cutaneous leishmaniasis an endemic disease transmitted by the sandfly and characterized by the development of cutaneous papules that evolve into nodules, break down to form ulcers, and heal with scarring. It has been divided into Old World and New World forms, and the Old World form is subdivided into urban and rural types. The Old World form is caused by organisms of the Leishmania tropica complex; the New World form is caused by organisms of the L. mexicana and L. viannia complexes. It is endemic in the tropics and subtropics, and has been called by various names such as Aleppo boil, Delhi sore, Baghdad sore, and Oriental sore. Treatment consists of injections of pentavalent antimonial compounds. Antibiotics are used to combat secondary infection. Simple lesions may be cleaned, curetted, and left to heal.
cutaneous leishmaniasis, diffuse a rare chronic form of cutaneous leishmaniasis caused by Leishmania aethiopica in Ethiopia and Kenya, L. pifanoi in Venezuela, and species of the L. viannia and L. mexicana subclass in South and Central America, respectively, in which the lesions resemble those of nodular leprosy or of keloid. Pentavalent antimonial compounds are useful in some forms, while others are antimony-resistant. The prognosis for a complete cure is not good; relapses are common.
mucocutaneous leishmaniasis a disease endemic in South and Central America caused by Leishmania viannia, marked by ulceration of the mucous membranes of the nose, mouth, and pharynx; widespread destruction of soft tissues in nasal and oral regions may occur. Called also espundia. Treatment consists of injections of pentavalent antimonial compounds.
leishmaniasis reci´divans a prolonged, relapsing form of cutaneous leishmaniasis resembling tuberculosis of the skin; it may last for many years.
a chronic, highly fatal if untreated, infectious disease endemic in the tropics and subtropics, caused by the protozoon Leishmania donovani.
Sandflies of the genus Phlebotomus
are the vectors. Called also kala-azar
Symptoms. Symptoms are usually vague, resembling those of incipient pulmonary tuberculosis; the disease is often confused with malaria. There may be fever, chills, malaise, cough, anorexia, anemia, and wasting. The Leishmania organisms multiply in the cells of the reticuloendothelial system, eventually causing hyperplasia of the cells, especially those of the liver and spleen. Diagnosis is confirmed by demonstration of the parasite.
Treatment. Two groups of compounds are recommended: pentavalent organic antimonials, such as sodium antimony gluconate, and aromatic diamidines, such as pentamidine, if the antimonials are ineffective. Rest is prescribed for patients debilitated by anemia. A decrease in white cell count (leukopenia) often accompanies the disease, and therefore the patient's resistance to secondary infections is lowered. In some cases transfusion may be necessary to bring blood values back to normal. The patient is given a well balanced diet and liberal amounts of fluids. Special mouth care and attention to the skin are necessary to avoid complications.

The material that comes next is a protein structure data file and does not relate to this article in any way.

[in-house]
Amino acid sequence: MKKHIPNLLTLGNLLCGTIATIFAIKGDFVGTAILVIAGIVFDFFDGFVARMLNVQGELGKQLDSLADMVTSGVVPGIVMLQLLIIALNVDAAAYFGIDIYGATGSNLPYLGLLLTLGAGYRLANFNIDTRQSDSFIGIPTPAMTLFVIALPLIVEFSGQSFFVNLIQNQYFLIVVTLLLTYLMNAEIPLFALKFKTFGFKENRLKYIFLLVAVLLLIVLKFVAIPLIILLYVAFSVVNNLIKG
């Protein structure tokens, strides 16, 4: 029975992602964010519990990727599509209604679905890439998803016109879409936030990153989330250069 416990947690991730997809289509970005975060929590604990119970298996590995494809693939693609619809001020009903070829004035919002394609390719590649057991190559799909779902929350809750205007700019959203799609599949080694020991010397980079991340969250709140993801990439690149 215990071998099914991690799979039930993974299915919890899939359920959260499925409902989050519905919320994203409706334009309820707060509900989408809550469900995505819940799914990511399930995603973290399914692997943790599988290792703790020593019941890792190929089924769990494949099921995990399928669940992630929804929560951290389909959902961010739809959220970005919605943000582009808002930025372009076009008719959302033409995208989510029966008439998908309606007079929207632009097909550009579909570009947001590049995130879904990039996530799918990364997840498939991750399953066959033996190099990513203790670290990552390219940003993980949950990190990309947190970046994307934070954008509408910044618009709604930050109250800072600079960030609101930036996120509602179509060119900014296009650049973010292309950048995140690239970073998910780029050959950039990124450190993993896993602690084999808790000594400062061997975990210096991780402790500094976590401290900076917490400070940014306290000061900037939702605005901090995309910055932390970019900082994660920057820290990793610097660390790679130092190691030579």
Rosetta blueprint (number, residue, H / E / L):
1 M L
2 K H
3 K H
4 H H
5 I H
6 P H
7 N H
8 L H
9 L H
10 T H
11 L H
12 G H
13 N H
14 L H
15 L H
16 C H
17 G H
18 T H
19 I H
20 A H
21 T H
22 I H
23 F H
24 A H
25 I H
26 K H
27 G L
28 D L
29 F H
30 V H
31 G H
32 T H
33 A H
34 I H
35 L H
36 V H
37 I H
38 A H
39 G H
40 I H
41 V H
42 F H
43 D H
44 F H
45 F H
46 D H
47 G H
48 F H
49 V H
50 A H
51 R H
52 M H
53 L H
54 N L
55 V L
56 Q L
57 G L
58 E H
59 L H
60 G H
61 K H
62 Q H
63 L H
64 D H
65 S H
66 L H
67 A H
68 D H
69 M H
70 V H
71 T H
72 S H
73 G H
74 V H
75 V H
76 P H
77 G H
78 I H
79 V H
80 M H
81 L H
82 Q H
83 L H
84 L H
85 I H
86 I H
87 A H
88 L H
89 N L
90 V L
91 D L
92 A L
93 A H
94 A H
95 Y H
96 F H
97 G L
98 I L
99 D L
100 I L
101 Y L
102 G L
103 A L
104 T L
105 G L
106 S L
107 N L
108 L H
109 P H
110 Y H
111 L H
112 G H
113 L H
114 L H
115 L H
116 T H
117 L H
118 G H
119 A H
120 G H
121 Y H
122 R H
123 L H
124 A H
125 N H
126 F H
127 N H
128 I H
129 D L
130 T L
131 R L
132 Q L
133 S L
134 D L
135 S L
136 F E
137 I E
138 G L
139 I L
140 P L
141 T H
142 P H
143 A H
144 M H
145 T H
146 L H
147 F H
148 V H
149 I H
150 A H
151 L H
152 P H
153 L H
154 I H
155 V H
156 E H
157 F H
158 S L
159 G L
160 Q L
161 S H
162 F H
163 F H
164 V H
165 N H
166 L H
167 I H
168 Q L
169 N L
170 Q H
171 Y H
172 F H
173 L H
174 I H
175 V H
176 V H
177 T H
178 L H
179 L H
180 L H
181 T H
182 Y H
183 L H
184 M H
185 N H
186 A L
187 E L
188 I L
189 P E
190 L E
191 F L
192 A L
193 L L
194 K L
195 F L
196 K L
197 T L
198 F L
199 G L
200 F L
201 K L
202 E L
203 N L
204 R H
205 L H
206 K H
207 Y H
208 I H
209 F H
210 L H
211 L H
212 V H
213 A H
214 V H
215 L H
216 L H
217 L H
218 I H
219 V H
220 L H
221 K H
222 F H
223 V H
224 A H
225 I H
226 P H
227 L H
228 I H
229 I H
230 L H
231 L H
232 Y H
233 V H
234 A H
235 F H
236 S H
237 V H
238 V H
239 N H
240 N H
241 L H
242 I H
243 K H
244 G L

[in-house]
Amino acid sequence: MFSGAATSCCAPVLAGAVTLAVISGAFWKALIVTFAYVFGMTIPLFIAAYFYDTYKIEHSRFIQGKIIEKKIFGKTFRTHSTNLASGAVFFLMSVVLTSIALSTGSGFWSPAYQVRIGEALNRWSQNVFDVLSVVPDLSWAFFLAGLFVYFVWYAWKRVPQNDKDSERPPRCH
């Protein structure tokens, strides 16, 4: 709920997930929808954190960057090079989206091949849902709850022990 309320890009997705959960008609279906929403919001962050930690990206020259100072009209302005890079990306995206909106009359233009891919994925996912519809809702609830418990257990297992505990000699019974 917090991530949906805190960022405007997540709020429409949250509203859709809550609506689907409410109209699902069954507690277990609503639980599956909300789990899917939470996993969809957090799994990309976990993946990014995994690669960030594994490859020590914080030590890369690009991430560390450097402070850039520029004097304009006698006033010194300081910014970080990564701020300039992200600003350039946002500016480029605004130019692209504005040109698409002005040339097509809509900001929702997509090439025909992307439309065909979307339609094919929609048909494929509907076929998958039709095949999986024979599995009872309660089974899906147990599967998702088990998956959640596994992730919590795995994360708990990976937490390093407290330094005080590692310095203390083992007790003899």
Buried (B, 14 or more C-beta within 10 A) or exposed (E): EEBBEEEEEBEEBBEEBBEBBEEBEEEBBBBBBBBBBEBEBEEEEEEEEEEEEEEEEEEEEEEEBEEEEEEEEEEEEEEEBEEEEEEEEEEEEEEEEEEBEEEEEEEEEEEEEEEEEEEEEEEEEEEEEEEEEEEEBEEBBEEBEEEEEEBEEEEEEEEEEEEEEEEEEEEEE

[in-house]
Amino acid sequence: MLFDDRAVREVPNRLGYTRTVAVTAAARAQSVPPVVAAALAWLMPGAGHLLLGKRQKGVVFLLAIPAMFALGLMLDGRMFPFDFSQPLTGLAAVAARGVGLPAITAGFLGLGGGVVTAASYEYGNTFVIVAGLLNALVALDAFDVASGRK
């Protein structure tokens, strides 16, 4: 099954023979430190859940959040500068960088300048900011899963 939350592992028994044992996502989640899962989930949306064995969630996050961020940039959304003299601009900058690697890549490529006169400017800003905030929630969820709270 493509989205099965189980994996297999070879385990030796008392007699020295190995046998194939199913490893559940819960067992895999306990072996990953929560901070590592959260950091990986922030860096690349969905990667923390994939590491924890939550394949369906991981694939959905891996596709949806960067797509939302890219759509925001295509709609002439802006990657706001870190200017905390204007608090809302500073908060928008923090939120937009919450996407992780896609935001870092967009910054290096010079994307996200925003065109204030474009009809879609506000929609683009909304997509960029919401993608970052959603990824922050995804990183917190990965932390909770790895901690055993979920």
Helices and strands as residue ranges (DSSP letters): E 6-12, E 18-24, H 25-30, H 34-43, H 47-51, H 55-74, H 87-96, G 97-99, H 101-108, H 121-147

Miller-Keane Encyclopedia and Dictionary of Medicine, Nursing, and Allied Health, Seventh Edition. © 2003 by Saunders, an imprint of Elsevier, Inc. All rights reserved.
leishmaniasis (lesh?ma-ni'a-sis) [ Leishmania + -iasis]
Any of a group of related chronic parasitic diseases of the skin, viscera, or mucous membranes, caused by species of the genus Leishmania
. Leishmaniasis has occurred in epidemics but occurs mostly as an endemic disease in Asia, Africa, Latin America, and the Middle East; U.S. military personnel overseas may be infected. One type of leishmaniasis, kala azar, causes visceral infection and involves the mononuclear phagocytic system, causing inflammation and fibrosis of the spleen and liver. It can be fatal if untreated. Mucosal leishmaniasis infection produces mutilating lesions that destroy the mucosa, esp. in the larynx, anus, and vulva. In the two cutaneous forms of leishmaniasis, multiple skin ulcers form on exposed areas of the face, hands, arms, and legs. These are not painful or contagious but, if left untreated, can leave permanent, disfiguring scars. Leishmania organisms infect and reproduce inside macrophages and are controlled by T-cell–mediated response. The strength of the patient's immune system determines the severity of the disease. See: kala azar
There is no vaccine against Leishmania. To prevent infection during exposure to sandfly vectors, topical repellants containing 30% to 35% N, N-diethyl-3-methylbenzamide (DEET) should be applied to the skin; and permethrin should be used to impregnate clothing, uniforms, bed netting, and screened enclosures. These measures also protect against infections caused by other biting insects, e.g., malaria.
Drugs used to treat leishmaniasis include amphotericin B, miltefosine, paromomycin, and sodium stibogluconate.
American leishmaniasisMucocutaneous leishmaniasis.
A form of cutaneous leishmaniasis, involving principally the nasopharynx and mucocutaneous membranes, found in parts of Central and South America. The causative organism is Leishmania braziliensis usually transmitted by sandflies of the genus Lutzomyia. Synonym: American leishmaniasisillustration
Leishmaniasis that involves the skin or mucous membranes.
visceral leishmaniasisKala azar.
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